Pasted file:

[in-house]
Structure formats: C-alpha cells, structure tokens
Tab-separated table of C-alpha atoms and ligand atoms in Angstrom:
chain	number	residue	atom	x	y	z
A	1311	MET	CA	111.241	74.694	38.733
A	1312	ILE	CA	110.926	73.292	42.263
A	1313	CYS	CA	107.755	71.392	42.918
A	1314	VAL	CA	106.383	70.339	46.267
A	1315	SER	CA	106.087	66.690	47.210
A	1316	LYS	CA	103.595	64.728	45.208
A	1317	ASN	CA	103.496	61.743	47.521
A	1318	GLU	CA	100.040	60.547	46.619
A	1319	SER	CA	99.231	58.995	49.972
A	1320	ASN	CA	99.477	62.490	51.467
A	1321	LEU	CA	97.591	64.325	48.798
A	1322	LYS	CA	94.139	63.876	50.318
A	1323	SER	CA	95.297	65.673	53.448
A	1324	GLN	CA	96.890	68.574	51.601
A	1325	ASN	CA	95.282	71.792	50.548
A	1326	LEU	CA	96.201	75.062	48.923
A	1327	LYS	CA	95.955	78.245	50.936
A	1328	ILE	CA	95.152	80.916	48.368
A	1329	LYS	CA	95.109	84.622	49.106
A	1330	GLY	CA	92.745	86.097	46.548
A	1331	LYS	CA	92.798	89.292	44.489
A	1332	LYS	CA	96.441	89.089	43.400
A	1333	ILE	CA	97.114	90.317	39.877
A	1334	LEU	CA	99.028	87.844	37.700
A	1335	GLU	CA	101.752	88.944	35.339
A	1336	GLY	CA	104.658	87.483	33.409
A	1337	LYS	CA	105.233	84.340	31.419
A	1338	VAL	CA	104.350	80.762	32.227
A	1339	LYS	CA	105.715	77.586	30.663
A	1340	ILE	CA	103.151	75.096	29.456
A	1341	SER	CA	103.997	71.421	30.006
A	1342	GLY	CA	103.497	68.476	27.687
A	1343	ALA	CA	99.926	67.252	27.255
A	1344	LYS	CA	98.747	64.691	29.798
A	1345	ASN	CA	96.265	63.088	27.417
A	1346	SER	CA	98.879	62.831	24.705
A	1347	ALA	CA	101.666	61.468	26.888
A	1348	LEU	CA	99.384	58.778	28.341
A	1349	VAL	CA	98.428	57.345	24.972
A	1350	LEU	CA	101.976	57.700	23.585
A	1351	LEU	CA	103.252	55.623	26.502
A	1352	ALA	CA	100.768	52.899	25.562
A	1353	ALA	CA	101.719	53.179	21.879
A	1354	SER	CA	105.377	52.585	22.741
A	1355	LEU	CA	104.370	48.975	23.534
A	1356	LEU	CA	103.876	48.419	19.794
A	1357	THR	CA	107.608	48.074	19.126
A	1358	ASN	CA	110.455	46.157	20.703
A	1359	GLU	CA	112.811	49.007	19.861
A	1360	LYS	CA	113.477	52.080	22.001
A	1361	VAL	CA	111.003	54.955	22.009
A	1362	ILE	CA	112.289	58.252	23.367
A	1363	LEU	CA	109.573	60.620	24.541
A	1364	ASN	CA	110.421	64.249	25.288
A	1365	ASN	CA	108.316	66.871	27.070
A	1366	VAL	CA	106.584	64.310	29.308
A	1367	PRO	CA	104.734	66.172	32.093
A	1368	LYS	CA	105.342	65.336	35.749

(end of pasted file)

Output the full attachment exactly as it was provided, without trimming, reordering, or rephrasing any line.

[in-house]
Structure formats: C-alpha cells, structure tokens
Tab-separated table of C-alpha atoms and ligand atoms in Angstrom:
chain	number	residue	atom	x	y	z
A	1311	MET	CA	111.241	74.694	38.733
A	1312	ILE	CA	110.926	73.292	42.263
A	1313	CYS	CA	107.755	71.392	42.918
A	1314	VAL	CA	106.383	70.339	46.267
A	1315	SER	CA	106.087	66.690	47.210
A	1316	LYS	CA	103.595	64.728	45.208
A	1317	ASN	CA	103.496	61.743	47.521
A	1318	GLU	CA	100.040	60.547	46.619
A	1319	SER	CA	99.231	58.995	49.972
A	1320	ASN	CA	99.477	62.490	51.467
A	1321	LEU	CA	97.591	64.325	48.798
A	1322	LYS	CA	94.139	63.876	50.318
A	1323	SER	CA	95.297	65.673	53.448
A	1324	GLN	CA	96.890	68.574	51.601
A	1325	ASN	CA	95.282	71.792	50.548
A	1326	LEU	CA	96.201	75.062	48.923
A	1327	LYS	CA	95.955	78.245	50.936
A	1328	ILE	CA	95.152	80.916	48.368
A	1329	LYS	CA	95.109	84.622	49.106
A	1330	GLY	CA	92.745	86.097	46.548
A	1331	LYS	CA	92.798	89.292	44.489
A	1332	LYS	CA	96.441	89.089	43.400
A	1333	ILE	CA	97.114	90.317	39.877
A	1334	LEU	CA	99.028	87.844	37.700
A	1335	GLU	CA	101.752	88.944	35.339
A	1336	GLY	CA	104.658	87.483	33.409
A	1337	LYS	CA	105.233	84.340	31.419
A	1338	VAL	CA	104.350	80.762	32.227
A	1339	LYS	CA	105.715	77.586	30.663
A	1340	ILE	CA	103.151	75.096	29.456
A	1341	SER	CA	103.997	71.421	30.006
A	1342	GLY	CA	103.497	68.476	27.687
A	1343	ALA	CA	99.926	67.252	27.255
A	1344	LYS	CA	98.747	64.691	29.798
A	1345	ASN	CA	96.265	63.088	27.417
A	1346	SER	CA	98.879	62.831	24.705
A	1347	ALA	CA	101.666	61.468	26.888
A	1348	LEU	CA	99.384	58.778	28.341
A	1349	VAL	CA	98.428	57.345	24.972
A	1350	LEU	CA	101.976	57.700	23.585
A	1351	LEU	CA	103.252	55.623	26.502
A	1352	ALA	CA	100.768	52.899	25.562
A	1353	ALA	CA	101.719	53.179	21.879
A	1354	SER	CA	105.377	52.585	22.741
A	1355	LEU	CA	104.370	48.975	23.534
A	1356	LEU	CA	103.876	48.419	19.794
A	1357	THR	CA	107.608	48.074	19.126
A	1358	ASN	CA	110.455	46.157	20.703
A	1359	GLU	CA	112.811	49.007	19.861
A	1360	LYS	CA	113.477	52.080	22.001
A	1361	VAL	CA	111.003	54.955	22.009
A	1362	ILE	CA	112.289	58.252	23.367
A	1363	LEU	CA	109.573	60.620	24.541
A	1364	ASN	CA	110.421	64.249	25.288
A	1365	ASN	CA	108.316	66.871	27.070
A	1366	VAL	CA	106.584	64.310	29.308
A	1367	PRO	CA	104.734	66.172	32.093
A	1368	LYS	CA	105.342	65.336	35.749